It’s an age-old goal among philanthropists that a primary goal of giving is to fight poverty. But what’s the best way to fight poverty?
Leftists would argue that seizing the wealth of the rich is the best thing to do. (The Koch brothers, of course, would have their wealth seized four or five times, just so the wealth-grabbers can feel better.)
But Deirdre McCloskey, in a provocative op-ed in the Financial Times, makes a different point: the goal in fighting poverty is for capitalists to figure out ways to make poor people’s lives better. (For people bothered by the FT’s high pay wall, McCloskey has posted the piece on her website.)
I don’t know McCloskey’s work as well as I should, but her reputation is as the economist English majors like. She has appointments at the University of Illinois (Chicago) in the departments of economics, history, English, and communication, and I get the sense her books are economic history with a strong literary bent.
So it’s little wonder she starts her piece with an exchange from Anthony Trollope’s great political novel Phineas Finn. “Making men and women all equal. That I take it to be the gist of our political theory,” declares the novel’s heroine, Lady Glencora, a staunch Liberal Party member.
Joshua Monk, a political radical, counters “Equality is an ugly word . . . and frightens.” He calls for poor people’s lives to be made better through “free trade and compulsory education and women’s rights.”
Ever since Trollope, McCloskey notes, the debate is between people who think the way to help the poor is through income redistribution and those who favor capitalism. She notes “the true liberal should care only about whether the poorest among us are moving closer to having enough to live with dignity and to participate in a democracy.” What matters is that the poor are living better lives than they were a generation ago, and they’re doing so because poor people have things their parents lacked—better heating, air conditioning in the summer, fresh fruit in the winter.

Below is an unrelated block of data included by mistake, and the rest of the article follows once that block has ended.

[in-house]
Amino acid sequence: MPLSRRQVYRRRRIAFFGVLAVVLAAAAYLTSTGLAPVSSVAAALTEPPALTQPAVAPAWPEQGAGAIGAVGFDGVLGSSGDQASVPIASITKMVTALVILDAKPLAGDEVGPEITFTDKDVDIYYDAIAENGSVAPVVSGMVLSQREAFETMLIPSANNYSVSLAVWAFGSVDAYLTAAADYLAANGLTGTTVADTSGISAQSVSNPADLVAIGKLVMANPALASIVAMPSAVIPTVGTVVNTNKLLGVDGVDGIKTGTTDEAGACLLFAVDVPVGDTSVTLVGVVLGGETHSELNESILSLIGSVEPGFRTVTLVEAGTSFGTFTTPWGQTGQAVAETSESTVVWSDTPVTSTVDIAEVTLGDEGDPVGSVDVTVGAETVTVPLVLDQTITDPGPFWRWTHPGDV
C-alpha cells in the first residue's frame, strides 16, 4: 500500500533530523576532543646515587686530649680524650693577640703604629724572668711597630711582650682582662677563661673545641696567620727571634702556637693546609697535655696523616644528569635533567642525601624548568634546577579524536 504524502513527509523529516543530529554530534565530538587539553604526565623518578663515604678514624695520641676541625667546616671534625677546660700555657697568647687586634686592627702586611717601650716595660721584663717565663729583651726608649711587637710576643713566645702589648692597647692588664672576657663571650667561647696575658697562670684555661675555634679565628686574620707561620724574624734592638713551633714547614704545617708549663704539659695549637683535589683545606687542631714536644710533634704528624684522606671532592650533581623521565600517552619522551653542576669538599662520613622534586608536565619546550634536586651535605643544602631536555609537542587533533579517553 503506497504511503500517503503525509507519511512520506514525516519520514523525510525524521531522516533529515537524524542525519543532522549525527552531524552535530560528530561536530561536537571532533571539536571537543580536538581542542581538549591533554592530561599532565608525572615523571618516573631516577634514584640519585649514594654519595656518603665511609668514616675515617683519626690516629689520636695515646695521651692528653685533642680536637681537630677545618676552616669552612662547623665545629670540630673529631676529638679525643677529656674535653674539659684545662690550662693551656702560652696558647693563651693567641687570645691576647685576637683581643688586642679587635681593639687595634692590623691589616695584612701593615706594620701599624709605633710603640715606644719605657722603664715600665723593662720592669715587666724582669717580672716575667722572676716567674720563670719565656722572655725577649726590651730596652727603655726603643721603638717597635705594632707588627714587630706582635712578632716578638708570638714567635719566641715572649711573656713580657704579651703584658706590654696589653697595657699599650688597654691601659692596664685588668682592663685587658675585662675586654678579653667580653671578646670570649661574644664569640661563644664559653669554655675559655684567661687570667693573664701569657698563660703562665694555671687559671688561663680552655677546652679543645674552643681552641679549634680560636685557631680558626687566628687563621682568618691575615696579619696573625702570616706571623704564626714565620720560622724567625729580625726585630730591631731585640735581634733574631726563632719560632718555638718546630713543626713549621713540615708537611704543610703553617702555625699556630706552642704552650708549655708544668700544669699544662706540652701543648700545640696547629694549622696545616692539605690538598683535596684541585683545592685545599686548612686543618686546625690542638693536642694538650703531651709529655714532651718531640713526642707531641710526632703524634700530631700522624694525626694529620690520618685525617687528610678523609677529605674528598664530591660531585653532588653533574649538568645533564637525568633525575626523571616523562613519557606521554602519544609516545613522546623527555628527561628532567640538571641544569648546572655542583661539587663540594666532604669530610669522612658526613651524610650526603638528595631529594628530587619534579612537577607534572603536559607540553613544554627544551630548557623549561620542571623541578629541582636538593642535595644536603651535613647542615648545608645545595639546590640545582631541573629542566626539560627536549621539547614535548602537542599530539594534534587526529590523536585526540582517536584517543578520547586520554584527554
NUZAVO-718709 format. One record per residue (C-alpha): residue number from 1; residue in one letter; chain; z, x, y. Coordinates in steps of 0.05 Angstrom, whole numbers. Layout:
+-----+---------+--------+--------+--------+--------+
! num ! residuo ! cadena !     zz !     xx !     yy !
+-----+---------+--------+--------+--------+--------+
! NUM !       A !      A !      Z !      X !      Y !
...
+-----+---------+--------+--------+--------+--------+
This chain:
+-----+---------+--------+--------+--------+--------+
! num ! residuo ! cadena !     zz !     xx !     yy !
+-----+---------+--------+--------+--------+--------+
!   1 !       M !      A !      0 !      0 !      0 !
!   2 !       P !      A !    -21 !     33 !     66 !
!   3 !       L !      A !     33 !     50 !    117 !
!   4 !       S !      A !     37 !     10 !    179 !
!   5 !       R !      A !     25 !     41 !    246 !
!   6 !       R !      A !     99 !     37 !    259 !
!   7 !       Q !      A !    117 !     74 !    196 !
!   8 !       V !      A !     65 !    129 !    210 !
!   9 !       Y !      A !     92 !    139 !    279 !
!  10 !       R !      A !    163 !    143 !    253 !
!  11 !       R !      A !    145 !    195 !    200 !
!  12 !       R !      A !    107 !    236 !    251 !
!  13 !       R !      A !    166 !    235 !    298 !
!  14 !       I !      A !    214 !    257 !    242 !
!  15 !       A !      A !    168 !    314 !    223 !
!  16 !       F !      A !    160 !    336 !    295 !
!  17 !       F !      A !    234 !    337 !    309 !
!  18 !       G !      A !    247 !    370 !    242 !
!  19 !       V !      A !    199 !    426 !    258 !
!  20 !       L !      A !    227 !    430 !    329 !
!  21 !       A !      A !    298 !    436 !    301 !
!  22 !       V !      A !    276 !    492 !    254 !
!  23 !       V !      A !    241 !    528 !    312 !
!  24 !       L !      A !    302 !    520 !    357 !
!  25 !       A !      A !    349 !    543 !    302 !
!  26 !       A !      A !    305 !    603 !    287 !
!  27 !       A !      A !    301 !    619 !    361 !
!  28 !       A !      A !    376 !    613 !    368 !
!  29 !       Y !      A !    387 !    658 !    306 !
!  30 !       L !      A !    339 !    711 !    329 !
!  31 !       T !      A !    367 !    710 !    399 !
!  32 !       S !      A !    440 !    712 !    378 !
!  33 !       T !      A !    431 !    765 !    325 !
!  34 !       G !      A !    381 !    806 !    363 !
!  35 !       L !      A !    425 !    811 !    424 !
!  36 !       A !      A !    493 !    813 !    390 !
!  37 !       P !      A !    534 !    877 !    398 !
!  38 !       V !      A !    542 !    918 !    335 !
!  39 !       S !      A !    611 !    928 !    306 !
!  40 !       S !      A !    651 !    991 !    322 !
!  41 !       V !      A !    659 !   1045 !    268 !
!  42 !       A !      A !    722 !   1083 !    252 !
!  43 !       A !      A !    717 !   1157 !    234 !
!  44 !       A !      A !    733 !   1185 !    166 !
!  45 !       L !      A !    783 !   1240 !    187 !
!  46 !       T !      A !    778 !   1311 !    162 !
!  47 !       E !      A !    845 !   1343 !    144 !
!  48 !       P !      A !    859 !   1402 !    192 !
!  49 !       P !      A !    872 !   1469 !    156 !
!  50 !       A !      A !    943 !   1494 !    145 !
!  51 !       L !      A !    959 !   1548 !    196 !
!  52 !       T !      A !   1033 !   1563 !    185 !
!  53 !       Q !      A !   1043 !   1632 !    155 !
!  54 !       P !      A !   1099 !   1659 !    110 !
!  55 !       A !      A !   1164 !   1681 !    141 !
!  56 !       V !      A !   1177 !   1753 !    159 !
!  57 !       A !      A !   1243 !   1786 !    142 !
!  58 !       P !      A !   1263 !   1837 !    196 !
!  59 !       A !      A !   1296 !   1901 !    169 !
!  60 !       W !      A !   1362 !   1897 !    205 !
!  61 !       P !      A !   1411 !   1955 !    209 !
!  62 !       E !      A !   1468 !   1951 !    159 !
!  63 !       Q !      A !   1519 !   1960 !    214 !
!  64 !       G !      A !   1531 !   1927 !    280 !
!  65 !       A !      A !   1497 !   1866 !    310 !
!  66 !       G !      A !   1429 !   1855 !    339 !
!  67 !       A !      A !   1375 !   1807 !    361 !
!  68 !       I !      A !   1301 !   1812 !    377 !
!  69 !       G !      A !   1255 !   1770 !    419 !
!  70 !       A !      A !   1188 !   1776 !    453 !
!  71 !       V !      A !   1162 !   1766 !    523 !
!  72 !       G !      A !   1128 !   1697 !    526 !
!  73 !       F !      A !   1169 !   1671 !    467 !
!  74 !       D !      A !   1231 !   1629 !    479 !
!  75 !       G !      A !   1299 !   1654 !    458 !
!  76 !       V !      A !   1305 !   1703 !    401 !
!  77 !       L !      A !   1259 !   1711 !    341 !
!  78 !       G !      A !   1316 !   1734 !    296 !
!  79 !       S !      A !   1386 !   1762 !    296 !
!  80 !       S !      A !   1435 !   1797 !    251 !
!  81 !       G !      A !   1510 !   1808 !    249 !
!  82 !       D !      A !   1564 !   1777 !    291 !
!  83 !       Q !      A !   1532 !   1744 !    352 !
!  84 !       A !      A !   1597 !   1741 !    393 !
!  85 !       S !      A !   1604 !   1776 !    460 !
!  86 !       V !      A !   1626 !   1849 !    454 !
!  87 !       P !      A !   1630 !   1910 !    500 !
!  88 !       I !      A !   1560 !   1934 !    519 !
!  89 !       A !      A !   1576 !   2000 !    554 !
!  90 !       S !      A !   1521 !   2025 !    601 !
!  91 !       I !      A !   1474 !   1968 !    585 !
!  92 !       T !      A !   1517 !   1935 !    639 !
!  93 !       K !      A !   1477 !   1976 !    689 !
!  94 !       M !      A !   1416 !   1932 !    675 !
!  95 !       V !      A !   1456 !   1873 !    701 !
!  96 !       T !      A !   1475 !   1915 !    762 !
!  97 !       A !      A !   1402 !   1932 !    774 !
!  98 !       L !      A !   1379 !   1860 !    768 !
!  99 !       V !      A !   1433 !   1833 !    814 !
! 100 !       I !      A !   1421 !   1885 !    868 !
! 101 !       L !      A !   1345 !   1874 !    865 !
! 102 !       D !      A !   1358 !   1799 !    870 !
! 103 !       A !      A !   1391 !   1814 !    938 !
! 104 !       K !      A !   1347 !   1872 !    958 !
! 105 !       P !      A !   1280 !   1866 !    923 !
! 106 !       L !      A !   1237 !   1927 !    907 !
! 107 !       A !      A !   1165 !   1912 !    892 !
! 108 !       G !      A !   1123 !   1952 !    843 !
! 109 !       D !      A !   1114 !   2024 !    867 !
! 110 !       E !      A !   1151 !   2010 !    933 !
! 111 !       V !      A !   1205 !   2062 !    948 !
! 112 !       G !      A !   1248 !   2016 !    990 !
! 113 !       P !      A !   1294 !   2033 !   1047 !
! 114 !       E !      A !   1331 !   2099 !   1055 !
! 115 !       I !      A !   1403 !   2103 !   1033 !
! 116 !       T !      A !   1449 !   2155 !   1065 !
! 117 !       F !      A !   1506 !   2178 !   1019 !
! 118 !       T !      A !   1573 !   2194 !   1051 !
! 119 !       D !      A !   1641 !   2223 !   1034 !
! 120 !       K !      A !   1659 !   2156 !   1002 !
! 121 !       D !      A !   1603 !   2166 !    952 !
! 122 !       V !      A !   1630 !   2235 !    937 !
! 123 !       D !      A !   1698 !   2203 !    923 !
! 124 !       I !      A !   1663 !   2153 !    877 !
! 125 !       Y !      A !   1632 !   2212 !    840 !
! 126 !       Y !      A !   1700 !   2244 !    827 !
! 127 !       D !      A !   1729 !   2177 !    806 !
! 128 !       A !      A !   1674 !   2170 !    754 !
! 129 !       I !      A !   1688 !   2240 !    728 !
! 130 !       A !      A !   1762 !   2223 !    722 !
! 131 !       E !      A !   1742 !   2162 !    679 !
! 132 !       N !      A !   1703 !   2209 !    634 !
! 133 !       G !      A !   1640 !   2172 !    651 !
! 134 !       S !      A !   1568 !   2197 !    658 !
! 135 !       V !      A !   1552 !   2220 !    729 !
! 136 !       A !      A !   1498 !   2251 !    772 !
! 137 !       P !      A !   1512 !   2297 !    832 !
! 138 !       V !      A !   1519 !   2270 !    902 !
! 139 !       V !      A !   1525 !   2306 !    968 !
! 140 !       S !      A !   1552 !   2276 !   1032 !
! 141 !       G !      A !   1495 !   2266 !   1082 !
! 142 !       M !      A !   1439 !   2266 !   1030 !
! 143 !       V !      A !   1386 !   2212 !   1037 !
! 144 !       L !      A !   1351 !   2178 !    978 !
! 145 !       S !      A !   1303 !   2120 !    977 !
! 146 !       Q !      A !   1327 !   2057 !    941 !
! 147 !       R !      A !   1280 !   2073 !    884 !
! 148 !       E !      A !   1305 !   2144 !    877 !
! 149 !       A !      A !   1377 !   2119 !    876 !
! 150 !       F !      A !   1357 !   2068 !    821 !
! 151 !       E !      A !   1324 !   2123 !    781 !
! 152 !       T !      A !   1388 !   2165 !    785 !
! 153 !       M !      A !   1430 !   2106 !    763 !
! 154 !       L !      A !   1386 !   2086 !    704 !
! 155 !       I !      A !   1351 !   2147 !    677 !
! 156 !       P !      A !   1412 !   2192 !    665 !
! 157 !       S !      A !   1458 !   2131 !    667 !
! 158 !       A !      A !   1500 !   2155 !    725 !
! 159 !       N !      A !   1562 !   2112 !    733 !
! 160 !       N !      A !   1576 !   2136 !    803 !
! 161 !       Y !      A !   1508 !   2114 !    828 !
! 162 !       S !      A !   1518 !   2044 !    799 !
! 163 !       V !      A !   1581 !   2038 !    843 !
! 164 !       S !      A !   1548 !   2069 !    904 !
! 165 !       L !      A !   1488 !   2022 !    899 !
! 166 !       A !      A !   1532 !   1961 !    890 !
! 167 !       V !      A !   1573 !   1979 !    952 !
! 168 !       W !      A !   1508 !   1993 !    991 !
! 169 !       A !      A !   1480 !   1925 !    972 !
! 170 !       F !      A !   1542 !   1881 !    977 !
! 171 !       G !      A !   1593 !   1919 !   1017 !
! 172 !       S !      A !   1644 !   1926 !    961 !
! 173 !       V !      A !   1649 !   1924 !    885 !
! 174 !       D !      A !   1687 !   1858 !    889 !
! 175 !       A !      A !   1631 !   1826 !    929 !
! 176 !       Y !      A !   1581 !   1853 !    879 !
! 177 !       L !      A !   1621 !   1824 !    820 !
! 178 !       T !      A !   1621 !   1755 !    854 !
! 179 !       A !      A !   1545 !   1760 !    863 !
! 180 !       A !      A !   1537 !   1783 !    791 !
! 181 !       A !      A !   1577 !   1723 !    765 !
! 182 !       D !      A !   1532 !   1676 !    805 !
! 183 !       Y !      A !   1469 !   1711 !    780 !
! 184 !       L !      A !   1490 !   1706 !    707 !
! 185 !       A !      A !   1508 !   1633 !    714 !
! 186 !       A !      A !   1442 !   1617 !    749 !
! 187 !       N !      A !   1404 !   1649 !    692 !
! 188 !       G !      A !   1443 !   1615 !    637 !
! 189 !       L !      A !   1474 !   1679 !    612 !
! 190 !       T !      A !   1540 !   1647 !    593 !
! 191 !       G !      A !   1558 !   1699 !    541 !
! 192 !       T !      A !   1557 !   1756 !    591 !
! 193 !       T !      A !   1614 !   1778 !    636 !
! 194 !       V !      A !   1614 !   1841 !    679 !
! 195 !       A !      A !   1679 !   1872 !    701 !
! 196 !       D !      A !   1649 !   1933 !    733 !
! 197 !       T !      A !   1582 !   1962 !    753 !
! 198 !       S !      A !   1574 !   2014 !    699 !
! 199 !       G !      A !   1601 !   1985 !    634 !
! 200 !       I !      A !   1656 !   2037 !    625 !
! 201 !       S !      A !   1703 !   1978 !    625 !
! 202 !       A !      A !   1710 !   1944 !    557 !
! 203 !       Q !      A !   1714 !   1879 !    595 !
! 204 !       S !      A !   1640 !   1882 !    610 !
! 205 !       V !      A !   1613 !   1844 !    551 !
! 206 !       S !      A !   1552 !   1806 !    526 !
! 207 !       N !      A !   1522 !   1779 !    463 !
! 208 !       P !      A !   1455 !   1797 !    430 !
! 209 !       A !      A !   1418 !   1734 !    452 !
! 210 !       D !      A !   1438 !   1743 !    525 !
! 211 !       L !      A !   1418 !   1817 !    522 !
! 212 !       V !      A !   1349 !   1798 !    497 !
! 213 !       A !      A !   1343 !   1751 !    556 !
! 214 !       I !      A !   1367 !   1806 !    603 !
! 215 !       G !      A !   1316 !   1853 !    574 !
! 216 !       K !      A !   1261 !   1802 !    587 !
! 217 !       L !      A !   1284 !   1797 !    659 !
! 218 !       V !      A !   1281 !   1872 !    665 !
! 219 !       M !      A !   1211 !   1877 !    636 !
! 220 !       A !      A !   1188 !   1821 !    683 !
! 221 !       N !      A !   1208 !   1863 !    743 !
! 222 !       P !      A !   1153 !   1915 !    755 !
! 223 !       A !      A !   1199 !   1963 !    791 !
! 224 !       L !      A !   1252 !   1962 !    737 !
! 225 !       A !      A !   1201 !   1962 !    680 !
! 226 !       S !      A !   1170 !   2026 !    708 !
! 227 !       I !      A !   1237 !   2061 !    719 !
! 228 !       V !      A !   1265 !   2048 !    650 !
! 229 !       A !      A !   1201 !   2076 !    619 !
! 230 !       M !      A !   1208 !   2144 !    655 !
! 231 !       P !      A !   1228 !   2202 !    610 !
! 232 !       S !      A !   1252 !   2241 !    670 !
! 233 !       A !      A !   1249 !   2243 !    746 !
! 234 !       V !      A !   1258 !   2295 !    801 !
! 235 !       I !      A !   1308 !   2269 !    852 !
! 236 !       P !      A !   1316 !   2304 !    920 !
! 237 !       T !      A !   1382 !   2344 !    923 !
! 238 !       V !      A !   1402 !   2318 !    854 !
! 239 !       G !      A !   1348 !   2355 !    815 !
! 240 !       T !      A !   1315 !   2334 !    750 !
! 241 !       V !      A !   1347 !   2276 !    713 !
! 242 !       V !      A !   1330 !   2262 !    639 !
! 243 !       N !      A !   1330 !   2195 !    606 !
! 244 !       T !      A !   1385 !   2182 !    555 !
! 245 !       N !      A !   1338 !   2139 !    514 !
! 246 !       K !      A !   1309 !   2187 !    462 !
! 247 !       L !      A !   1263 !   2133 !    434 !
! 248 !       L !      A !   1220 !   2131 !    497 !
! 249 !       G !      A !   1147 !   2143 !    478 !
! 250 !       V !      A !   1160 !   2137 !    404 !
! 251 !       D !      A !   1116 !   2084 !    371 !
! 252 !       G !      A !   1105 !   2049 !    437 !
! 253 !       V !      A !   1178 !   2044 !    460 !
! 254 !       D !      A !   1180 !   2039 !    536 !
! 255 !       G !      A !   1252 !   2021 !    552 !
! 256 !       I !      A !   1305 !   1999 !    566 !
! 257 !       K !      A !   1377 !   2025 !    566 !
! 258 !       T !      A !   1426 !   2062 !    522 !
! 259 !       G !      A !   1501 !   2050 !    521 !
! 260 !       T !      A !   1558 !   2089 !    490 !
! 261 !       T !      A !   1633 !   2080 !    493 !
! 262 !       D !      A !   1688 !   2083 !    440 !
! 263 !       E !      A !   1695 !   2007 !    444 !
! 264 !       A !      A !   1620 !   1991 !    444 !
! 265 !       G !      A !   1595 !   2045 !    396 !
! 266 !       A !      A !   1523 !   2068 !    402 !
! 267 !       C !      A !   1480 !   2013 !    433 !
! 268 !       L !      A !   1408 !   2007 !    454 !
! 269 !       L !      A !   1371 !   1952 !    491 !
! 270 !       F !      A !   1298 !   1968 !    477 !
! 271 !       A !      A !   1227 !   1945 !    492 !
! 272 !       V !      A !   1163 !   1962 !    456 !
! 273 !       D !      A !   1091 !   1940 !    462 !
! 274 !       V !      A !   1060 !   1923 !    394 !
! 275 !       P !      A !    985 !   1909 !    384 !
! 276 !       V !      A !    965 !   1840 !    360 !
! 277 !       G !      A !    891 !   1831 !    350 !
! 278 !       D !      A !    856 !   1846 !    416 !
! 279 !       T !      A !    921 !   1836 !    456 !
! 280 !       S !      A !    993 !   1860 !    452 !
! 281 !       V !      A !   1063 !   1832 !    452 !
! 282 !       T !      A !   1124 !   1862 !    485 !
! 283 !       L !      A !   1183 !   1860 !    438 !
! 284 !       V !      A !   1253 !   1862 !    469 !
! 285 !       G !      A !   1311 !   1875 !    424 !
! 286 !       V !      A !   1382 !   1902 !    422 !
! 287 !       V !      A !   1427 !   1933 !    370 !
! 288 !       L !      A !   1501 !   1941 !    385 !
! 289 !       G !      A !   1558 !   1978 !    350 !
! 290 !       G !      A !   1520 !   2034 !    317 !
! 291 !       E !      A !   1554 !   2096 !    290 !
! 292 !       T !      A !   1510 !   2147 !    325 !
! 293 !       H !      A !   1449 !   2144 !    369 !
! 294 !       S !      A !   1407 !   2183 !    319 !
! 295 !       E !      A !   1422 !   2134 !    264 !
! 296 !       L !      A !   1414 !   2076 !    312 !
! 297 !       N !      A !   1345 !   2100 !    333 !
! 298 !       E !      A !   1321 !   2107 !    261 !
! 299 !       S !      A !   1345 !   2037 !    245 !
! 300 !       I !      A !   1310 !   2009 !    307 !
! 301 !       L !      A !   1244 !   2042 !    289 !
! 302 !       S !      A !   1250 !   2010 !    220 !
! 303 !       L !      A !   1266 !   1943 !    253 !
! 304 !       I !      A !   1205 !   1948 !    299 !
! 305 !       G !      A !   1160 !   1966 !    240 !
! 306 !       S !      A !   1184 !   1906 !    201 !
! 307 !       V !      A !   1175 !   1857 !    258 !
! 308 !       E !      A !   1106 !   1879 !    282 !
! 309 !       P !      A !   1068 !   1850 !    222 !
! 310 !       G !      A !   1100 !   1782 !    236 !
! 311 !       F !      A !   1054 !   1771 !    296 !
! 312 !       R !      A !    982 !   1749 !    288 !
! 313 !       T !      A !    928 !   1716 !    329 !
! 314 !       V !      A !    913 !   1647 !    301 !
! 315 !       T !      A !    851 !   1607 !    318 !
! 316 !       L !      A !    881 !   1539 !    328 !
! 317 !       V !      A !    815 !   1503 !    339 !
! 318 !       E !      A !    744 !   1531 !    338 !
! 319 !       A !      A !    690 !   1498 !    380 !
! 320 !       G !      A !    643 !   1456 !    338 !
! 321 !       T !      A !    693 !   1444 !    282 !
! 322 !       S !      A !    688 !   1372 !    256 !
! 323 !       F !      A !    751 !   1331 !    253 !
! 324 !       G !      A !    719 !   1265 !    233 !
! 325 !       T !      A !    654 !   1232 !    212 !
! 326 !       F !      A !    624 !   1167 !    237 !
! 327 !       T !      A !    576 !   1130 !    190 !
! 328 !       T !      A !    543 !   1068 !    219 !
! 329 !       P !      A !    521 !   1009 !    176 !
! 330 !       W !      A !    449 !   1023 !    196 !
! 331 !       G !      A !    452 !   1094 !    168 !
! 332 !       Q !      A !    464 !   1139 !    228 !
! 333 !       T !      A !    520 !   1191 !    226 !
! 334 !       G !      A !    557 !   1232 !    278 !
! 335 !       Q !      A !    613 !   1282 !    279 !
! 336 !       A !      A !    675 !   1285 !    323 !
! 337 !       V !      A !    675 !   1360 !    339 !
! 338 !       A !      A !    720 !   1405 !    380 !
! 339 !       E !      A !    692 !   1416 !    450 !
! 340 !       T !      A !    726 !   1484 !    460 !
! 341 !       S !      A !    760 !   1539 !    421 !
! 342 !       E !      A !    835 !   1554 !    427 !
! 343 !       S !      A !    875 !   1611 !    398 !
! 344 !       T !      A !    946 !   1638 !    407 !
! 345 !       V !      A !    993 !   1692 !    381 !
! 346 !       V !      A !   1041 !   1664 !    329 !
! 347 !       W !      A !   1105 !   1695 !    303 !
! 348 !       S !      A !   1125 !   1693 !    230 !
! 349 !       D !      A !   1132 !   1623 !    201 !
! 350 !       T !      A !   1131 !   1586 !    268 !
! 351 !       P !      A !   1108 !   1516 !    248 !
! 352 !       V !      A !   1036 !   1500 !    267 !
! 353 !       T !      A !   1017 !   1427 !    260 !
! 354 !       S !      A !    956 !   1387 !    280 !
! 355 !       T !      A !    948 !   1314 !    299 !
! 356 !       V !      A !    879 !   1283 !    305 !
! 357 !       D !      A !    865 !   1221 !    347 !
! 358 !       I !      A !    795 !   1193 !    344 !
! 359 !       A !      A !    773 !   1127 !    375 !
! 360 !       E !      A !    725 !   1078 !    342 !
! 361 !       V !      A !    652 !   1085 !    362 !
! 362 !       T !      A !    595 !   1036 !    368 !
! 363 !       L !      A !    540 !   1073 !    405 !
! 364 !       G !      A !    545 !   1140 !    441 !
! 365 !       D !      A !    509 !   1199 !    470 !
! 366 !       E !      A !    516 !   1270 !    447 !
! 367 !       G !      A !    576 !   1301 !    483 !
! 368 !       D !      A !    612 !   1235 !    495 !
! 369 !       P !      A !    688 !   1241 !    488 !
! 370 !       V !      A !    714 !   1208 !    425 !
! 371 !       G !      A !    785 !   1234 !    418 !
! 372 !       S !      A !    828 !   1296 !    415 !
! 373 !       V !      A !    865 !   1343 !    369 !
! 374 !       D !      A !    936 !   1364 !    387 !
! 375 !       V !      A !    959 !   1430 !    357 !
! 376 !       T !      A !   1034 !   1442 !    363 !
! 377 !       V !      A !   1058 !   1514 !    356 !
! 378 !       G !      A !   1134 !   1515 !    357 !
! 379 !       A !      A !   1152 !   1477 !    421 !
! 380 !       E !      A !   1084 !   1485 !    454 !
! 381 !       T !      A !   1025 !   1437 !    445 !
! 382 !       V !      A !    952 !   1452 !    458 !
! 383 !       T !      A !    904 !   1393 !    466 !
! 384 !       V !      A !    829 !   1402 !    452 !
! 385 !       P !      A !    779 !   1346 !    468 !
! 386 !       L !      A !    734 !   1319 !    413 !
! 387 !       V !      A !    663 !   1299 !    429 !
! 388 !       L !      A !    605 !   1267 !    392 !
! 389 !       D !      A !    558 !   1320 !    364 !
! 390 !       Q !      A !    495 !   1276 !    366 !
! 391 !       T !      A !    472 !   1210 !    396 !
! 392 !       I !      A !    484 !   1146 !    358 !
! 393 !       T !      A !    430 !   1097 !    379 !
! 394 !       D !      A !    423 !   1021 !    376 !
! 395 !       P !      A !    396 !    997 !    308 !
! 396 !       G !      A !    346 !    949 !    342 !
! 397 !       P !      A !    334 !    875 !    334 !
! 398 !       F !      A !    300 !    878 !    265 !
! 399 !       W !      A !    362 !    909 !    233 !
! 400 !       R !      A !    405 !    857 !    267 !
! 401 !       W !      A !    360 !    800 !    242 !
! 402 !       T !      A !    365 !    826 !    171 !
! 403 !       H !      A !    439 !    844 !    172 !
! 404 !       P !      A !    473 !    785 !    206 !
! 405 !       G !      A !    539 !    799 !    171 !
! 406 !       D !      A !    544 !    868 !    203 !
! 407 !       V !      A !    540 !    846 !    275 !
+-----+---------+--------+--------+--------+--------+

Although health care continues to be costly, medicine continues to advance, and there are many medical advances that directly benefit the poor. Read the lives of people who lived a century ago and you’ll find far too many cases men died of heart attacks at fifty-five because no one understood the problems of high blood pressure. But the scientists who discovered baby aspirin and beta-blockers have done far more good for the poor than any politician.
McCloskey notes that seizing the wealth of the rich will do little to help the poor. Expropriating and redistributing the wealth of the eighty-five richest people in the world, she calculates, would only raise the incomes of the poorest half of the world by about a dime a day. A far better strategy, she argues, is for the world to abolish punitive trade barriers and protectionist schemes that prevent the productive farmers and manufacturers of the Third World from selling goods the First World needs and wants at a fair price.
But the rich would live better lives if they fired their publicists. The problem many of us, even on the right, have with the people who built great fortunes is not the money they made, but that it’s spent on giant houses, colossal yachts, and bottles of booze that cost four figures a bottle. Of course the rich have the right to spend money as they please, but we also have the right to think such expenditures unseemly.
Here Warren Buffett provides a constructive example. I have strong disagreements with Warren Buffett’s philanthropy, but he deserves our respect for living in a house he bought in the 1950s and for liking the sorts of simple pleasures he did when he was rich that he did when he was young and struggling.
Andrew Carnegie’s “The Gospel of Wealth” is timeless because Carnegie’s advice to the philanthropist remains unsurpassed, as in this passage:
This, then is held to be the duty of the man of wealth: To set an example of modest, unostentatious living, shunning display or extravagance; to provide moderately for the legitimate wants of all those dependent upon him; and, after doing so, to consider all surplus revenues which come to him simply as trust funds, which he is called upon to administer . . . in the manner which, in his judgment, is calculated to produce the most beneficial results for the community.